By Zach Hester
After rising to the occasion with 2016’s A Seat at the Table, Solange is back with a follow-up worthy of the psychedelic-influenced record that came before it.
When I Get Home, the fourth full-length album from this slowly growing R&B queen, feels like the perfect sequel to its predecessor. The album is fully connected, meant to be listened to in order, and oddly, has no identifiable “singles” that could impact radio. In this absence of a desired, solely commercial success, Solange has created an ethereal record that is nothing short of astounding.
In the clues leading up to its release, When I Get Home was called “an exploration of origin.” In the interlude “Can I Hold the Mic”, she sings “I can’t be a singular expression of myself, there’s too many parts, too many spaces, too many manifestations, too many lines, too many curves, too many troubles, too many journeys, too many mountains, too many rivers, so many.” It’s this lyric along with songs like the opening track “Things I Imagined” and “Dreams” definitely expand on this concept with relatively simple lyrics but plenty of expert-level production.
On that note, the production on every single song is great. It’s honestly the highlight of the album for me, and that’s even with the great vocals on the record. “Way to the Show” is a good example of how well Solange throws her voice and makes it feel as though, all of a sudden, she’s singing from the other side of the room. “Jerrod” allows her to display her beautiful upper register and “Down With the Clique”, my personal favorite on the album, has perfect, multi-layered vocals.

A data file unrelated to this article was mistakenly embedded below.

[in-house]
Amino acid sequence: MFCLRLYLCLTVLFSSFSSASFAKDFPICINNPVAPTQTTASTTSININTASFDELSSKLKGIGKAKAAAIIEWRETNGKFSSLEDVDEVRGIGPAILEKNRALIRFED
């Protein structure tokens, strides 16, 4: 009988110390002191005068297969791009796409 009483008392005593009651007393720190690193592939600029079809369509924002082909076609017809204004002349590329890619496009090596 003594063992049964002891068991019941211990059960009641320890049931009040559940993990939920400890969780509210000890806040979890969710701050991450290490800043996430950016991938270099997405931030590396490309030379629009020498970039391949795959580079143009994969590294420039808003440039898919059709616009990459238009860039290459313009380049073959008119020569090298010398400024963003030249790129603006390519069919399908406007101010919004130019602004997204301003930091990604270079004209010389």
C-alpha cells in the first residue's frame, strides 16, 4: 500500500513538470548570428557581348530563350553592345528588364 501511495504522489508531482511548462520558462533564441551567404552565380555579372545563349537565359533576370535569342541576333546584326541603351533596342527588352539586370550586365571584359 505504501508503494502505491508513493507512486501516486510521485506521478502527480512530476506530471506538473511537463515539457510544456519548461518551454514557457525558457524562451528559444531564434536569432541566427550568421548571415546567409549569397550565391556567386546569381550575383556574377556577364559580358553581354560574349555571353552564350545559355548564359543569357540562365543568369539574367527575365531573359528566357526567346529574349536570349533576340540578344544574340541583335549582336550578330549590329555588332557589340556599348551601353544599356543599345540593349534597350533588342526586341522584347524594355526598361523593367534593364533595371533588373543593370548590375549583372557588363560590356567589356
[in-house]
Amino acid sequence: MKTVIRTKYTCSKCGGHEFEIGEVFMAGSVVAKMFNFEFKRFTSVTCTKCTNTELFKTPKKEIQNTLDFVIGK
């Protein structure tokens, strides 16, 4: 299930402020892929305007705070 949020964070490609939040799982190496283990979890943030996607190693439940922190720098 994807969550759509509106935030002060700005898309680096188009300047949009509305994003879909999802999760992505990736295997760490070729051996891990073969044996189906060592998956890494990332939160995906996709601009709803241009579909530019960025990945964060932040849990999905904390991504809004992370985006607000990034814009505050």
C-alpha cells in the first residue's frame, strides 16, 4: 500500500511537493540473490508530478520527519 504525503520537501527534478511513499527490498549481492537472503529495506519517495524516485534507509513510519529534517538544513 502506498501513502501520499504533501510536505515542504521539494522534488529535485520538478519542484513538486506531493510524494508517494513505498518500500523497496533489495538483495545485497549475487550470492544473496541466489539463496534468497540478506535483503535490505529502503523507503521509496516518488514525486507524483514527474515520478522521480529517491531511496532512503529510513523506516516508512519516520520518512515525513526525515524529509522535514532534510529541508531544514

When I Get Home feels like an early contender for my personal Album of the Year. It’s full of interesting collaborations and has already been called “breathtaking” by fans. The record is an expansion of her style. It’s one of those albums that makes you want to turn off all the lights, lay down and fully embrace the sounds. I may have to invest in some surround sound speakers to get the full effect I need.
Best Songs: Down With the Clique, Almeda, Dreams, I’m A Witness